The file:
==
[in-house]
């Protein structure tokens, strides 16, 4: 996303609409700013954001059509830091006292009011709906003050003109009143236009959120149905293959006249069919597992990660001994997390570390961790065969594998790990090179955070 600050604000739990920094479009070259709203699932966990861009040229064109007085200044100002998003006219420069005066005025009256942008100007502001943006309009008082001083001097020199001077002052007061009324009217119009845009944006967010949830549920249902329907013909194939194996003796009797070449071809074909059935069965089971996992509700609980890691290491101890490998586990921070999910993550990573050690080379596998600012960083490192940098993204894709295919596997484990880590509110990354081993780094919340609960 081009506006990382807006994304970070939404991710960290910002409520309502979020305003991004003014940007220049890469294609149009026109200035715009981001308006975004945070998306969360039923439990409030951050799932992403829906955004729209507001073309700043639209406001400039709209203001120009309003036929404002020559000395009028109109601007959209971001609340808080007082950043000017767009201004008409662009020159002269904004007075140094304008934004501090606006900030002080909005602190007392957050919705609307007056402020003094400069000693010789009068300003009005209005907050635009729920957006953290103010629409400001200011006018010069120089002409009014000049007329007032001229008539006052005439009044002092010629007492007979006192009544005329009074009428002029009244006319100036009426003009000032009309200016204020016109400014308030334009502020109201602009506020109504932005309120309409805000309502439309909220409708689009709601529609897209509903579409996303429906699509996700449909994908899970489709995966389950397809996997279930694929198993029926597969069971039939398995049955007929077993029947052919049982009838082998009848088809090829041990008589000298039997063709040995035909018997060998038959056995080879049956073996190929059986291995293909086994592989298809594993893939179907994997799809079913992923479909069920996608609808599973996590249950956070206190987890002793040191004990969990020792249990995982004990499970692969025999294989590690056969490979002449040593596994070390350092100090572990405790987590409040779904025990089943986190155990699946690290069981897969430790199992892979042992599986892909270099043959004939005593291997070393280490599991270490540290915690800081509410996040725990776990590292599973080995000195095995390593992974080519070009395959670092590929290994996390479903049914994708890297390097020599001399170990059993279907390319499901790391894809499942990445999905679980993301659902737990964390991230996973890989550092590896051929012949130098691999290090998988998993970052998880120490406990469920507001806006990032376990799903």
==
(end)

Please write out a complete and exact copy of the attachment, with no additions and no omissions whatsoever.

[in-house]
């Protein structure tokens, strides 16, 4: 996303609409700013954001059509830091006292009011709906003050003109009143236009959120149905293959006249069919597992990660001994997390570390961790065969594998790990090179955070 600050604000739990920094479009070259709203699932966990861009040229064109007085200044100002998003006219420069005066005025009256942008100007502001943006309009008082001083001097020199001077002052007061009324009217119009845009944006967010949830549920249902329907013909194939194996003796009797070449071809074909059935069965089971996992509700609980890691290491101890490998586990921070999910993550990573050690080379596998600012960083490192940098993204894709295919596997484990880590509110990354081993780094919340609960 081009506006990382807006994304970070939404991710960290910002409520309502979020305003991004003014940007220049890469294609149009026109200035715009981001308006975004945070998306969360039923439990409030951050799932992403829906955004729209507001073309700043639209406001400039709209203001120009309003036929404002020559000395009028109109601007959209971001609340808080007082950043000017767009201004008409662009020159002269904004007075140094304008934004501090606006900030002080909005602190007392957050919705609307007056402020003094400069000693010789009068300003009005209005907050635009729920957006953290103010629409400001200011006018010069120089002409009014000049007329007032001229008539006052005439009044002092010629007492007979006192009544005329009074009428002029009244006319100036009426003009000032009309200016204020016109400014308030334009502020109201602009506020109504932005309120309409805000309502439309909220409708689009709601529609897209509903579409996303429906699509996700449909994908899970489709995966389950397809996997279930694929198993029926597969069971039939398995049955007929077993029947052919049982009838082998009848088809090829041990008589000298039997063709040995035909018997060998038959056995080879049956073996190929059986291995293909086994592989298809594993893939179907994997799809079913992923479909069920996608609808599973996590249950956070206190987890002793040191004990969990020792249990995982004990499970692969025999294989590690056969490979002449040593596994070390350092100090572990405790987590409040779904025990089943986190155990699946690290069981897969430790199992892979042992599986892909270099043959004939005593291997070393280490599991270490540290915690800081509410996040725990776990590292599973080995000195095995390593992974080519070009395959670092590929290994996390479903049914994708890297390097020599001399170990059993279907390319499901790391894809499942990445999905679980993301659902737990964390991230996973890989550092590896051929012949130098691999290090998988998993970052998880120490406990469920507001806006990032376990799903």